If you have more than one moderator for  a debate, you have a problem, especially if each moderator wants to show off how clever they are with words. A moderator should be like a traffic cop at an accident: Keep the vehicles moving and not give preference to any lane.
The smart candidates are going to talk about what they want to get across so the question from a moderator is really not a probe but just a trigger for the topic. Any moderator who wants to make a rep should realize they are the least important person and the voters don't really give a damn about them.
Don't give me guff about fairness, democracy and all that because the blunt reality is that what most of the audience wanted the other night was to compare the Liberal, Tory and NDP leaders because they are the only ones who have the remotest chance of forming a government.
The other three aren't even window dressing on the process. It's just a waste for us to listen to tales about an unrealistic world of electric everything where one of the great economic drivers of our country, oil, should be sacrificed on the international altar of activists.
What we need is depth to the arguments because currently even a fish pond is made to appear an ocean. It benefits the shallow actor, like the drama queen from the stage world of costumes, makeup and sincerity in a can who is the latest gLiberal to try to spend their way to our popularity.
A good debate has the only candidates with a real chance debating issues for more than a minute a pop. It should take several hours. Any time a electronic device detects two people talking at the same time their microphones should be shut off.  The leaders can even sneak in their five-minute stump speech at the end just in case any voter hasn't heard it already. This would be a reward for them actually baring themselves publicly to the slings and arrows of outrageous opposition in an assault that lasts longer than a quip.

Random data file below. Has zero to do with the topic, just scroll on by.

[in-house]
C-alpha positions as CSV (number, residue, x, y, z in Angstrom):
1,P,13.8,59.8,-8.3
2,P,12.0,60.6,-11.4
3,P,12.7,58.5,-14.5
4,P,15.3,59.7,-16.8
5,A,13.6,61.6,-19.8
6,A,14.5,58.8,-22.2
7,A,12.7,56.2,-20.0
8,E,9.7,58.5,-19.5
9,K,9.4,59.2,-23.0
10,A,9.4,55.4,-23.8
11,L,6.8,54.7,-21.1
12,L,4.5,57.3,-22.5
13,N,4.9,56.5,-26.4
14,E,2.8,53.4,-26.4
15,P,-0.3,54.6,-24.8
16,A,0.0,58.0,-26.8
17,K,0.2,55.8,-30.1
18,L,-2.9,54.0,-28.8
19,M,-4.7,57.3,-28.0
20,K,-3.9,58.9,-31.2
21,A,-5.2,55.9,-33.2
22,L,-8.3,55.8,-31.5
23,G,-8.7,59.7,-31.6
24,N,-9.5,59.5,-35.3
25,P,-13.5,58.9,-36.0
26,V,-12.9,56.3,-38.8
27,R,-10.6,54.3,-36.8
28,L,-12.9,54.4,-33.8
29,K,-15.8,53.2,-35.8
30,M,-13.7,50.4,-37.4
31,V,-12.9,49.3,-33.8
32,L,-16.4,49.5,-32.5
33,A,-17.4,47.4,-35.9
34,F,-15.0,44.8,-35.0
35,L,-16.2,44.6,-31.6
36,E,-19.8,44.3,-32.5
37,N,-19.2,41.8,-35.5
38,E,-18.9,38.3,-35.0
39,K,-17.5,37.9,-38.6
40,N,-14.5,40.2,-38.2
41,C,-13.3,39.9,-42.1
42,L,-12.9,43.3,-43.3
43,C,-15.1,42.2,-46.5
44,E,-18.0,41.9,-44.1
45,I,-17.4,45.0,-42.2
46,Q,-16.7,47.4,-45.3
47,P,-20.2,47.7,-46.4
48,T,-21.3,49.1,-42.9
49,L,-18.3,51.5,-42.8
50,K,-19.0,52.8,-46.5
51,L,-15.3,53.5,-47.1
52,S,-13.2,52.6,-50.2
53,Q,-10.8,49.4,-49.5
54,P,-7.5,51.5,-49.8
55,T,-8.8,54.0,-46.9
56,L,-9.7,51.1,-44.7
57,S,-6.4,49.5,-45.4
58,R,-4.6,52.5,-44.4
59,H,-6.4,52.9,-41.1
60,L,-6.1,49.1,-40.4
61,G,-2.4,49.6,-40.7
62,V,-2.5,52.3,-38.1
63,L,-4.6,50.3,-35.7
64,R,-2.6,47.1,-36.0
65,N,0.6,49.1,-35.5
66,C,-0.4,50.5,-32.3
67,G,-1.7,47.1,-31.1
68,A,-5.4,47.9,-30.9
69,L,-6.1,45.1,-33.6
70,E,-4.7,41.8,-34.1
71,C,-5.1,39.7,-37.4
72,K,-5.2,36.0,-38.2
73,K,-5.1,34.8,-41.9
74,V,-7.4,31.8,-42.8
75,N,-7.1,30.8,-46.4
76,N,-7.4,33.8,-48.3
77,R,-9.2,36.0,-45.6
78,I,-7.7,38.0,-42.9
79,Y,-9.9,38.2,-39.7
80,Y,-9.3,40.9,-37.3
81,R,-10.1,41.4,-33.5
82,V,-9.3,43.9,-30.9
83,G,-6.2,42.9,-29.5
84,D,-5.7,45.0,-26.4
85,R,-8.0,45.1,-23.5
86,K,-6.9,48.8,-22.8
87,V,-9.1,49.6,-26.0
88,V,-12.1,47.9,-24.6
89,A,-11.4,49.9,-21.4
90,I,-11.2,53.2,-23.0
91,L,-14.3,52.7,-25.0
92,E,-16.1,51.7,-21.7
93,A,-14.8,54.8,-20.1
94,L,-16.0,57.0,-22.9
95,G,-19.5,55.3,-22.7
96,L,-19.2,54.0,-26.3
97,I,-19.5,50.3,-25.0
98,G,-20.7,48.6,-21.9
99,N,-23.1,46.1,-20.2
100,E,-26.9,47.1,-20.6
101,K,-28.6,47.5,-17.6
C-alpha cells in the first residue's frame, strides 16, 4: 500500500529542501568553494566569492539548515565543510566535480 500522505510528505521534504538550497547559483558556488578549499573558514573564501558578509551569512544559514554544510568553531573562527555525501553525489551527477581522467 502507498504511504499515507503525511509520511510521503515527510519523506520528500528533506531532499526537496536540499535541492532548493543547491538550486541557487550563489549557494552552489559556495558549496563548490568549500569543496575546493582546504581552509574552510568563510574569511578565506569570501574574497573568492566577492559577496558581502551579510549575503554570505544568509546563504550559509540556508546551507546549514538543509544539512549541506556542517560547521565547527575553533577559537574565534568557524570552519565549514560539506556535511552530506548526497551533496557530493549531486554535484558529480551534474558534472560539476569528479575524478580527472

Of course it will never happen. And so I will never watch one completely since I no longer have to.
Oh no, the CBC would have a hissy fit, along with the sanctimonious Star, and myriad commentators and PC professors would trumpet that it is more important to have a garbled debate that really isn't watched than a lean version that might reveal something about the leaders.
All hail the politically correct political process in North America where anyone who can mouth a trite slogan about the environment and saving seals and banning drink straws and the joys of bike lanes can shove their way into a debate in front of an audience which then mentally heads for the exit.
So we have 28 people run for mayor of Toronto, and most of the known world competes to be the Democratic nominee for U.S. president, and people are so revulsed by these phoney debates, histrionics and posturing in today's shallow politics that we have blithering fools running the States and Britain.
One reason for the revulsion is all these people who think they should run for office because they can run for office. What we need is more critics who don't suffer fools gladly. If public resources are going to be used for a debate, the public has a right to demand that only those who really have a chance should be included.  Let the chuckleheads go argue in a bar or lineup to be interviewed by the CBC.
Right now, the admission bar requiring some glimpse in the polls or number of candidates in a party has been set too low. So the debates are crowded with more clamouring to get in. The chaos on the stage means you're lucky to hear even a coherent boast. So I spend my time instead watching very old reruns of M*A*S*H.
At least there they get a chance to operate on each other!

Monday, October 7, 2019



In the days of power and glory that was the Davis Government in the 1970s, Tom MacMillan stood head and shoulders above all the backroom players in ministers' offices.
I'm not sure when I became aware of him as a force behind the powerful provincial treasurer but it may be the day he was lounging at the big wooden table in the (illegal) bar just off the Legislature's press gallery and announced pleasantly that I was full of shit in my column that morning and gave such an impressive analysis of my errors that I used it the next day after subtracting the sarcasm.